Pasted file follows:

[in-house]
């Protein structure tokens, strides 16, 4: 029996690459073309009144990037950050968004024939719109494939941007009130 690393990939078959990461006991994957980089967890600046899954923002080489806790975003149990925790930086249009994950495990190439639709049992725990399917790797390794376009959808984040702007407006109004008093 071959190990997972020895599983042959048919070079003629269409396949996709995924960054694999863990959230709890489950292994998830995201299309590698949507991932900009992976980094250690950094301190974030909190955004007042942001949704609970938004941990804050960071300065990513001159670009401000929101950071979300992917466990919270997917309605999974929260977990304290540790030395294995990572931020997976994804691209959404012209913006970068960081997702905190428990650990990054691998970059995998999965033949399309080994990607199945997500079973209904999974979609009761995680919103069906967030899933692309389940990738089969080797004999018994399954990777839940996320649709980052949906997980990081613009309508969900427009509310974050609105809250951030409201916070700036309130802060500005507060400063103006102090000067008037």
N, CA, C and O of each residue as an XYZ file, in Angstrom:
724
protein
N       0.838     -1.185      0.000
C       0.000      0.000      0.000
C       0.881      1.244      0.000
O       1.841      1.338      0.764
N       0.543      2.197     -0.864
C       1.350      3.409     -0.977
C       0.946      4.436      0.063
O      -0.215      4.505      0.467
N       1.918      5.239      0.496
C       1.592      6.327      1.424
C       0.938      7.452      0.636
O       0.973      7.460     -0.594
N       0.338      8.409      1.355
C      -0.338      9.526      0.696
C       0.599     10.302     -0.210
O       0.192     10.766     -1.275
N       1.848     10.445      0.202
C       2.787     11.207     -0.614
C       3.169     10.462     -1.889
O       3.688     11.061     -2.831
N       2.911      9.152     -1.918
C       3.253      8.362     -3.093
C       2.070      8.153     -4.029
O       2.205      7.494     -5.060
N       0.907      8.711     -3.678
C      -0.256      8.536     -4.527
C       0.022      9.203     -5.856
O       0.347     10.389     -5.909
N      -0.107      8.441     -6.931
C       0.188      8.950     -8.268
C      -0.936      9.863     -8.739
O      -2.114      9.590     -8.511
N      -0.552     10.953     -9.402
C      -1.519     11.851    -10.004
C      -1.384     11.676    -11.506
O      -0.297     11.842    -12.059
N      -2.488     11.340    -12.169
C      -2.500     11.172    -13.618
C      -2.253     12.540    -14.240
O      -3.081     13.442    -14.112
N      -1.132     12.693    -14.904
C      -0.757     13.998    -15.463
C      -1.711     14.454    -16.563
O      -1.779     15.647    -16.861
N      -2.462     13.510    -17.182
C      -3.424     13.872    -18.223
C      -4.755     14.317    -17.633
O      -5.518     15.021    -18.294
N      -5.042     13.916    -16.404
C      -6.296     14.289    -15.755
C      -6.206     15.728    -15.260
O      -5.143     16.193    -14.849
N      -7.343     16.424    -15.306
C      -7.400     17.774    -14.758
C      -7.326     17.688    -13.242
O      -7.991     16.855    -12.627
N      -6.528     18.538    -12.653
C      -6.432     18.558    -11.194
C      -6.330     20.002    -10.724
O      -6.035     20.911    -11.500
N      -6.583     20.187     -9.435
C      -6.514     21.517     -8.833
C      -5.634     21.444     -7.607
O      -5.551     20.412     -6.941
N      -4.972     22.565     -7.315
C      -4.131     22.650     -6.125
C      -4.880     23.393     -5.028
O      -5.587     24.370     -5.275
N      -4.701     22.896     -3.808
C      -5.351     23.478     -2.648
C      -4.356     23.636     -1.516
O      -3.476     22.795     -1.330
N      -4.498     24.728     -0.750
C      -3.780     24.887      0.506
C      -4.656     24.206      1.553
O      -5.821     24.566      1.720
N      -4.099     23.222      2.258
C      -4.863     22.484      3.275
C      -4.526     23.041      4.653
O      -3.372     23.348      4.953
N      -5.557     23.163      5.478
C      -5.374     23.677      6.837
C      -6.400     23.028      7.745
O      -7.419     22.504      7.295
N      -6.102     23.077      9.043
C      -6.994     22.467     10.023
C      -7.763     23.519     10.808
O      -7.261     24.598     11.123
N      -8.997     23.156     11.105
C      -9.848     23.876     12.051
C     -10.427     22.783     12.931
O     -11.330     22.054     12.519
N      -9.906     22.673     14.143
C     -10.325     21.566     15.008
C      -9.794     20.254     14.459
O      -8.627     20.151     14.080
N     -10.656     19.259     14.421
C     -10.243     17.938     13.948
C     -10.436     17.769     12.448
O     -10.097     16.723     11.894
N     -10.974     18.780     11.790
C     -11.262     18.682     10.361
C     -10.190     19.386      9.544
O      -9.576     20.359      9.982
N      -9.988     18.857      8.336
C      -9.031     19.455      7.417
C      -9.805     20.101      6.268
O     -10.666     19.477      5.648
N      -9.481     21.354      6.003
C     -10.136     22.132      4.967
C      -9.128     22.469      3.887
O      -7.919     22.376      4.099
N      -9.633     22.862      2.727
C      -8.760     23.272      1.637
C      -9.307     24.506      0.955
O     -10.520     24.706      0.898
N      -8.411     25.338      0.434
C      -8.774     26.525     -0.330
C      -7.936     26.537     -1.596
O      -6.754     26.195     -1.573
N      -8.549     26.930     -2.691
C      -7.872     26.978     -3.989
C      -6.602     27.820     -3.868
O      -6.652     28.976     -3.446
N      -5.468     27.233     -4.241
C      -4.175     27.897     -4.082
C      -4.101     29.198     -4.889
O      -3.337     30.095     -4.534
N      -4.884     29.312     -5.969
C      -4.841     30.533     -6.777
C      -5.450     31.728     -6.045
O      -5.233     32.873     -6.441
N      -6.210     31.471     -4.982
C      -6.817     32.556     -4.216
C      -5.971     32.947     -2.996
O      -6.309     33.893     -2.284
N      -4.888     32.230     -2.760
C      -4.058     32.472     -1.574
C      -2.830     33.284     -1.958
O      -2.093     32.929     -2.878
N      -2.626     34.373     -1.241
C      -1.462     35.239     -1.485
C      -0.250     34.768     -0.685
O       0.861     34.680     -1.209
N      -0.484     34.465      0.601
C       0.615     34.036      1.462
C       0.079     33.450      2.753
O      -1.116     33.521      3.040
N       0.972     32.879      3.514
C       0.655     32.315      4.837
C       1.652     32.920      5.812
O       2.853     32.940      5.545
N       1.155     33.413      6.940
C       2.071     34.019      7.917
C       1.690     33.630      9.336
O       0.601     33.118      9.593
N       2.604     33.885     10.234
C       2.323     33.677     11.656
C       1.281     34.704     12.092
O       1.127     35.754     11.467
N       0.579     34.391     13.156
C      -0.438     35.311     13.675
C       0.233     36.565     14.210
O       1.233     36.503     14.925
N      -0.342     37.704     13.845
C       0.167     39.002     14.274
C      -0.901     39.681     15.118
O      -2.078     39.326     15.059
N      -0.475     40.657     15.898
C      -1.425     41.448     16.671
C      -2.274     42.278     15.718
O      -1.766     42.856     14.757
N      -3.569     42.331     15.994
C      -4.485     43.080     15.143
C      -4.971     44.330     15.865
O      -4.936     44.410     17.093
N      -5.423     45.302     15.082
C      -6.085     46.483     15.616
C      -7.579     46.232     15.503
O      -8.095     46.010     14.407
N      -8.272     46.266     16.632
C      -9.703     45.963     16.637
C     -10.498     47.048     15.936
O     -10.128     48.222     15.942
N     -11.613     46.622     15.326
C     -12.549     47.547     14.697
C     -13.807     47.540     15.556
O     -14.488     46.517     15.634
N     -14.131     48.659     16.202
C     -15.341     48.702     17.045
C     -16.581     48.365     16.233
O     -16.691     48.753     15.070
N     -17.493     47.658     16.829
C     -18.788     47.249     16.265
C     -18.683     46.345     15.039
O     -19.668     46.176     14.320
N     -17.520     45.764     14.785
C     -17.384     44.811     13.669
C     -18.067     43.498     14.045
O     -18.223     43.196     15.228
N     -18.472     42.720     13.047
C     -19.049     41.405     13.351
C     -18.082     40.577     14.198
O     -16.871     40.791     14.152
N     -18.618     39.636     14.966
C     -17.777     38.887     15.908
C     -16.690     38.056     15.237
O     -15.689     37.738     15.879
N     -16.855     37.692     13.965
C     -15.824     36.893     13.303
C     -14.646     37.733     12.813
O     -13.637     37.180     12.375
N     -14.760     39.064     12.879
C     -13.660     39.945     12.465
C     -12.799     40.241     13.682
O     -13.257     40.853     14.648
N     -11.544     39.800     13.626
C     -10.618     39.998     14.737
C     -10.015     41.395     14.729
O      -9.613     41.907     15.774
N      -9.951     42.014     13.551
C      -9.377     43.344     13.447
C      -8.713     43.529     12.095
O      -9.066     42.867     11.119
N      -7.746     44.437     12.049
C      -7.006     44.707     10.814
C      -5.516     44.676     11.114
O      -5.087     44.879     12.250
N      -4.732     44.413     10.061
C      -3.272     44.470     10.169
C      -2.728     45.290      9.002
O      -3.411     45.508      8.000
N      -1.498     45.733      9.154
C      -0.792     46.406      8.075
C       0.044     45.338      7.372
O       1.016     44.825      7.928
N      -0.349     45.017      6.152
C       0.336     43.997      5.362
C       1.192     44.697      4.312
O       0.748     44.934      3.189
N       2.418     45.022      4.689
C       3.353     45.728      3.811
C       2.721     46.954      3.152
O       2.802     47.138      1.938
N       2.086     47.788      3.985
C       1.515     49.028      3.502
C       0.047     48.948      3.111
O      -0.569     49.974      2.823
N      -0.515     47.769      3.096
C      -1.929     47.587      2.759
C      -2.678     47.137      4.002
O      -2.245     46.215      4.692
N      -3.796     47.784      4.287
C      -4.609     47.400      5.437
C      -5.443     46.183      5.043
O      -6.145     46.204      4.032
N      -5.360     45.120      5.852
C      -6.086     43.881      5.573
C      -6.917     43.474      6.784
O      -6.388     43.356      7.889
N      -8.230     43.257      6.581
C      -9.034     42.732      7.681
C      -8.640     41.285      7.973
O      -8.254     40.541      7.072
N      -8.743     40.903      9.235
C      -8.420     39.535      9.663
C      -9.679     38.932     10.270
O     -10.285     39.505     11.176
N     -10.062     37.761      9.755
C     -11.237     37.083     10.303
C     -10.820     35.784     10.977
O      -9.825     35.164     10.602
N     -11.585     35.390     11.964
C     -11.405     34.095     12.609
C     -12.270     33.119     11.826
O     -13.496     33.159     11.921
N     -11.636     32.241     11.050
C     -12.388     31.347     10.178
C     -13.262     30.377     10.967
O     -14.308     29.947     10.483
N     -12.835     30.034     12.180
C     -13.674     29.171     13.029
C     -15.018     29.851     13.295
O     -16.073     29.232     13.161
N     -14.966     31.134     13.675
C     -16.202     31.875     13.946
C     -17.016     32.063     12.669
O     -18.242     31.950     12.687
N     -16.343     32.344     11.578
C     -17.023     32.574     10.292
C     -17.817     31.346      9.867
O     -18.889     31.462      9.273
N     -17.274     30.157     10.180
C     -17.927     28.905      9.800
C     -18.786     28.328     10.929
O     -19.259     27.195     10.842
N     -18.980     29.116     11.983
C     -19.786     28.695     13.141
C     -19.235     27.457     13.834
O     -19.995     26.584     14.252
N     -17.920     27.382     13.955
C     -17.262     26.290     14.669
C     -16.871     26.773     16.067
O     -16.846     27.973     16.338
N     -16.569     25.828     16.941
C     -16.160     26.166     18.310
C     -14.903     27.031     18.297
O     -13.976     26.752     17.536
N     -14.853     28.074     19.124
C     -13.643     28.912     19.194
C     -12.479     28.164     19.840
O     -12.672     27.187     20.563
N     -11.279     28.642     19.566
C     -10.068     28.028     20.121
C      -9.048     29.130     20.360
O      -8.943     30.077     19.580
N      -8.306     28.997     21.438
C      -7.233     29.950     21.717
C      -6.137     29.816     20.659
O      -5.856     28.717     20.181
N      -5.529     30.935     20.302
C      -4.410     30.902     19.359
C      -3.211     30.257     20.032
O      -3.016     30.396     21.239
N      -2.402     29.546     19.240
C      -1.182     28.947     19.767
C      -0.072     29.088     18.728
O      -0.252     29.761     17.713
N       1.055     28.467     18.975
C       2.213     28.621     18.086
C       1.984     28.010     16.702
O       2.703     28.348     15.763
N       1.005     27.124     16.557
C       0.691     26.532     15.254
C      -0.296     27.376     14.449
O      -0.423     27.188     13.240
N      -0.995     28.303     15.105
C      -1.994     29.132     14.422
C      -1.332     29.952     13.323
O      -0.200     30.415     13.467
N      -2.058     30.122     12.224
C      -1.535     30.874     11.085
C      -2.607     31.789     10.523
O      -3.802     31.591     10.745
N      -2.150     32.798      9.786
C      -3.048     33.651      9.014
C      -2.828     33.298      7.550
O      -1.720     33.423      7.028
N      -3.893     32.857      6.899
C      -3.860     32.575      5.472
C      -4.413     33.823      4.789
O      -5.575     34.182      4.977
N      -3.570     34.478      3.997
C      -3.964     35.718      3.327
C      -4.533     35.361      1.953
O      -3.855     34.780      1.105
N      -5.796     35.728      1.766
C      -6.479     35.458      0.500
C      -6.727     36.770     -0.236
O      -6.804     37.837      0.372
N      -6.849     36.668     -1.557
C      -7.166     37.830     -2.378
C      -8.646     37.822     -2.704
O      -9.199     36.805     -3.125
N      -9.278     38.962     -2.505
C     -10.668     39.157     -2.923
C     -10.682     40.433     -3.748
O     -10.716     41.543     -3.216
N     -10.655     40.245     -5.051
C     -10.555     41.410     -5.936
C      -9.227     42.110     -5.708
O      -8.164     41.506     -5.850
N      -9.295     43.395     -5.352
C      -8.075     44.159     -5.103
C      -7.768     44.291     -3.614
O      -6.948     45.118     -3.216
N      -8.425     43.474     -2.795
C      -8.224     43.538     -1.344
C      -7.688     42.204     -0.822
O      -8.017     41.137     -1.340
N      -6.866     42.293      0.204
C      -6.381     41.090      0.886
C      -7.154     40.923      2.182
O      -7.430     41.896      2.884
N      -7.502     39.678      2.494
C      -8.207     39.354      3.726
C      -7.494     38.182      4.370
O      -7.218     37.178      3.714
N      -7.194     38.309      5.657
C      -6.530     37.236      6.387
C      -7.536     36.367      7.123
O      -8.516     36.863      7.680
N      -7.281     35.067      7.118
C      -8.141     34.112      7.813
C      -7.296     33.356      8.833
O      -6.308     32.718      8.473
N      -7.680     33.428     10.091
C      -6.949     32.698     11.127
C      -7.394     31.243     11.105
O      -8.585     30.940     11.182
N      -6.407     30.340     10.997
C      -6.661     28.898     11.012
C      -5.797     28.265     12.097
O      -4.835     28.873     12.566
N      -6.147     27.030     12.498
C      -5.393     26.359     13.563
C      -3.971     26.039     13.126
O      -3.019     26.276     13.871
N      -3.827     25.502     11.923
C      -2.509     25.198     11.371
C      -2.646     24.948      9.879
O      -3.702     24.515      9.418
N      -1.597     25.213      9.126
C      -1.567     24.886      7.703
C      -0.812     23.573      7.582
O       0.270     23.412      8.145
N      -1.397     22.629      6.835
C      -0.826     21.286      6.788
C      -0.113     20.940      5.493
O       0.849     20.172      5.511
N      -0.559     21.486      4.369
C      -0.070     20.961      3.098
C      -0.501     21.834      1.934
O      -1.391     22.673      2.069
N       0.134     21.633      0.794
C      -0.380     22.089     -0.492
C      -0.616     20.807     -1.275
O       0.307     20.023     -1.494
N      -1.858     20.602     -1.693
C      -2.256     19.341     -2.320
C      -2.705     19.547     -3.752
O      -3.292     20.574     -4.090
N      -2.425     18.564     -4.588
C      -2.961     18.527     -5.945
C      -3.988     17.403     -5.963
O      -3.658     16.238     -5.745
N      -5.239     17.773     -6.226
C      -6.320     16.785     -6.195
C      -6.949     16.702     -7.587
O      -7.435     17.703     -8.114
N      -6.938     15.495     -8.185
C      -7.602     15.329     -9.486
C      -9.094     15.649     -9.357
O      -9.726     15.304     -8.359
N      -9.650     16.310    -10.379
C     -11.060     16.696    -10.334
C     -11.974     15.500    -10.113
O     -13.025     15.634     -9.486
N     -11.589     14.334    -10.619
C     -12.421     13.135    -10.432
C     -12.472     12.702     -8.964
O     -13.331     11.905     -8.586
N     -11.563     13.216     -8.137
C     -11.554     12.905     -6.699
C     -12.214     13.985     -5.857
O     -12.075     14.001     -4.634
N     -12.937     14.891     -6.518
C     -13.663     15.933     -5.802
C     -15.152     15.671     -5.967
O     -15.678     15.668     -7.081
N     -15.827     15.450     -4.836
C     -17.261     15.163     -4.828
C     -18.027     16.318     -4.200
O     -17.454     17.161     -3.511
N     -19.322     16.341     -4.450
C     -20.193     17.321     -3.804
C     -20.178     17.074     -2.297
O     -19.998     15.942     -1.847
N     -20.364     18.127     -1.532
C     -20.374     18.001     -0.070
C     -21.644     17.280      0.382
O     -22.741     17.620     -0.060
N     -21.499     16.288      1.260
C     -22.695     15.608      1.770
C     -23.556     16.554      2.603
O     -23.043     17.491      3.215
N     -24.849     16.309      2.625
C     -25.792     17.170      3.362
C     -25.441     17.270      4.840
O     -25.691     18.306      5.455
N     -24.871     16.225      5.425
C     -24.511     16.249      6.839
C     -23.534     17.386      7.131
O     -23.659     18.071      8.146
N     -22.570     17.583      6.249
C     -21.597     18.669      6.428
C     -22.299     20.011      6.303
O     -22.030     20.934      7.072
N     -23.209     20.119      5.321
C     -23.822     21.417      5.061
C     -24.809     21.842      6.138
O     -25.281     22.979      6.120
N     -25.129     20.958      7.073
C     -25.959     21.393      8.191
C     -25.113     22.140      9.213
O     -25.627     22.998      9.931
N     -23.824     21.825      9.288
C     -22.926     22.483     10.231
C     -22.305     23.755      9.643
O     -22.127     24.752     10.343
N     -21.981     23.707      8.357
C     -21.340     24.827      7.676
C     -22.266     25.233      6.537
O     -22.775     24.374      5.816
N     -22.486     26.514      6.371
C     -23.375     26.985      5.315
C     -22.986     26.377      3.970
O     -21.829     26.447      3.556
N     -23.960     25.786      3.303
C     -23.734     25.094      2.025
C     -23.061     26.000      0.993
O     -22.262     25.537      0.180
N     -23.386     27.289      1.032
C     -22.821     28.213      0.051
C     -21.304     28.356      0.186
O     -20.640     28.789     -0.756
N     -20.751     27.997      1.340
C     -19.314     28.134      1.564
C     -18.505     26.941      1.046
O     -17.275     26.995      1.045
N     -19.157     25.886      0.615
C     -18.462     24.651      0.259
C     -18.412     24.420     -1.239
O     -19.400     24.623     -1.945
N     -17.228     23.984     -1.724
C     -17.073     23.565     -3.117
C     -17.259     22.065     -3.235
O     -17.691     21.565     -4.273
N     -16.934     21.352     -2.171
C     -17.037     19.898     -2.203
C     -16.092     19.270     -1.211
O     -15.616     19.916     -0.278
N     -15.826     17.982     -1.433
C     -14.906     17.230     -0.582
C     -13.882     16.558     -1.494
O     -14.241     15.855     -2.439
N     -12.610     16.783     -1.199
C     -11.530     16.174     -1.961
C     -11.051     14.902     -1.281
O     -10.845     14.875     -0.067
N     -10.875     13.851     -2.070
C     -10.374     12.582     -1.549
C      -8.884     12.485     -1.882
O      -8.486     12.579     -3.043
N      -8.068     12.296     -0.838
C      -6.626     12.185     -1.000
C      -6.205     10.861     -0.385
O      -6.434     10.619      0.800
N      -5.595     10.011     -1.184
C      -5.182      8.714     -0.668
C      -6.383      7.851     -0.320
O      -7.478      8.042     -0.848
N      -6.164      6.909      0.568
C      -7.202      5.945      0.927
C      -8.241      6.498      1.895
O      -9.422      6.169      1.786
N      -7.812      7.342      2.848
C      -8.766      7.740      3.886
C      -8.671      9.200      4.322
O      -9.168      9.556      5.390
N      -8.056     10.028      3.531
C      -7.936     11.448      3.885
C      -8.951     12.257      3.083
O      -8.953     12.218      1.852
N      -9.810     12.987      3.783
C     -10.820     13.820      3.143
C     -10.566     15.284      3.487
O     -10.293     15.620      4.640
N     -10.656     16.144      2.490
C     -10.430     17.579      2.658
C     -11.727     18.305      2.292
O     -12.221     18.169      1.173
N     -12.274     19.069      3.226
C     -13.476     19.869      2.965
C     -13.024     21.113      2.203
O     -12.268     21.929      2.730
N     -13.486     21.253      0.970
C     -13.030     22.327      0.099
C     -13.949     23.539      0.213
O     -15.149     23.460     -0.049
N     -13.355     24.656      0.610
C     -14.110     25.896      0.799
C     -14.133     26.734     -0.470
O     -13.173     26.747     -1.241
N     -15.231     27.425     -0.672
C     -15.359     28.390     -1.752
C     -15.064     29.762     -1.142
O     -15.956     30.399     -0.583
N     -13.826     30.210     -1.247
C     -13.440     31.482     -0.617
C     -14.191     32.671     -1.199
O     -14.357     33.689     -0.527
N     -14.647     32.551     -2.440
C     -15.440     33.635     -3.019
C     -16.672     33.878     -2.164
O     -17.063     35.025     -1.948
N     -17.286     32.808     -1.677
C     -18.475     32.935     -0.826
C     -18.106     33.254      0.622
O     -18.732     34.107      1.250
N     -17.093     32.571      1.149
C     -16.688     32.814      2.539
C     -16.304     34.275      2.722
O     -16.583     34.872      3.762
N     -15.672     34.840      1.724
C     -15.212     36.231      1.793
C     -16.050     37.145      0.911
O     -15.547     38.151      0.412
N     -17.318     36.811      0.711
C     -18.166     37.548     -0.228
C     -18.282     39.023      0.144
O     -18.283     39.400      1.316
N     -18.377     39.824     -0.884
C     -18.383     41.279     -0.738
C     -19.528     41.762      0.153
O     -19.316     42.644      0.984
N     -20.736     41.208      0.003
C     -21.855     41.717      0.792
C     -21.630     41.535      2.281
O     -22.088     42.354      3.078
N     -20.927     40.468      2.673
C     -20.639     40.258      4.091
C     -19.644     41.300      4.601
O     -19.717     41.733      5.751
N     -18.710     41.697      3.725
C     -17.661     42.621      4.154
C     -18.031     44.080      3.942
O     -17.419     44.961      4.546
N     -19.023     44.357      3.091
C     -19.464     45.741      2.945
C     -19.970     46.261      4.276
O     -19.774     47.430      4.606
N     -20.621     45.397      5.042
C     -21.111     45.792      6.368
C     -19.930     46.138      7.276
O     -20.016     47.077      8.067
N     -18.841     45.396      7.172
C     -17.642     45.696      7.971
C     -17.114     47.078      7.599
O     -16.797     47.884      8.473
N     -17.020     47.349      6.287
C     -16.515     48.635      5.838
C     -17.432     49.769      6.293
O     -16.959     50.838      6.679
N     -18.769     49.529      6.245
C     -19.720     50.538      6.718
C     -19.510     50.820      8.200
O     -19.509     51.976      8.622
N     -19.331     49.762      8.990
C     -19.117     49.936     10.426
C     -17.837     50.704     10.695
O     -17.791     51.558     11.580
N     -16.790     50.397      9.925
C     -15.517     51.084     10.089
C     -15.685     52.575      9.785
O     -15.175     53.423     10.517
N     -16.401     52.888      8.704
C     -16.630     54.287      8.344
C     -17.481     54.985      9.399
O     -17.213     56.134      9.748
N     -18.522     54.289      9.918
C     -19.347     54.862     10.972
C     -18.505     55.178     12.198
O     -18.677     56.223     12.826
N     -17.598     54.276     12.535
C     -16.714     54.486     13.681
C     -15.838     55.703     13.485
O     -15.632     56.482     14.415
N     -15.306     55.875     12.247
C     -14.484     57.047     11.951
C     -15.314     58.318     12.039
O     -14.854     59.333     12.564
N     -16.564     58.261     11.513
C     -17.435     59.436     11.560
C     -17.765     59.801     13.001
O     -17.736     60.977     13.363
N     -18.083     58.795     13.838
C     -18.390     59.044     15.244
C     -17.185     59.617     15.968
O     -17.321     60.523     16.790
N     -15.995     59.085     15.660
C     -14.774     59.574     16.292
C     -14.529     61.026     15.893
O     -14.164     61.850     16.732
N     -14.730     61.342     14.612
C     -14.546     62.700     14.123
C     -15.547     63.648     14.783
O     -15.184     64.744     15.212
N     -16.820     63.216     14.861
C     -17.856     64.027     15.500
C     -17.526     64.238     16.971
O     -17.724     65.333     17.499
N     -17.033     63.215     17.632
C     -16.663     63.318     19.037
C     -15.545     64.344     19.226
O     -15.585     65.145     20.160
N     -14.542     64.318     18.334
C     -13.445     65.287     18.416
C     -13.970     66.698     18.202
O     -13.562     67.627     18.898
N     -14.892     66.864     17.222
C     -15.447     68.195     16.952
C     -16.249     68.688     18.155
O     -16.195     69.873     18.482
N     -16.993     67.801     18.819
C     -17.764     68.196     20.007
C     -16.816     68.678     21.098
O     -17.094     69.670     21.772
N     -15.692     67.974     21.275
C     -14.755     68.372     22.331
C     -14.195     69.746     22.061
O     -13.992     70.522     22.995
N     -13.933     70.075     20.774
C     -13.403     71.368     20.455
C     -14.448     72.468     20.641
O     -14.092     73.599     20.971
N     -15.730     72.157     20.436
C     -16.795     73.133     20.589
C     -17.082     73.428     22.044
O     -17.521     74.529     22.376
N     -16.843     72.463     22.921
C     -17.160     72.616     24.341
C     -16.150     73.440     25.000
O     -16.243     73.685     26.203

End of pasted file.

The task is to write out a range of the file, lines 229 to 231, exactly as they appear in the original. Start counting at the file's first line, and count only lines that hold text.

O      -9.066     42.867     11.119
N      -7.746     44.437     12.049
C      -7.006     44.707     10.814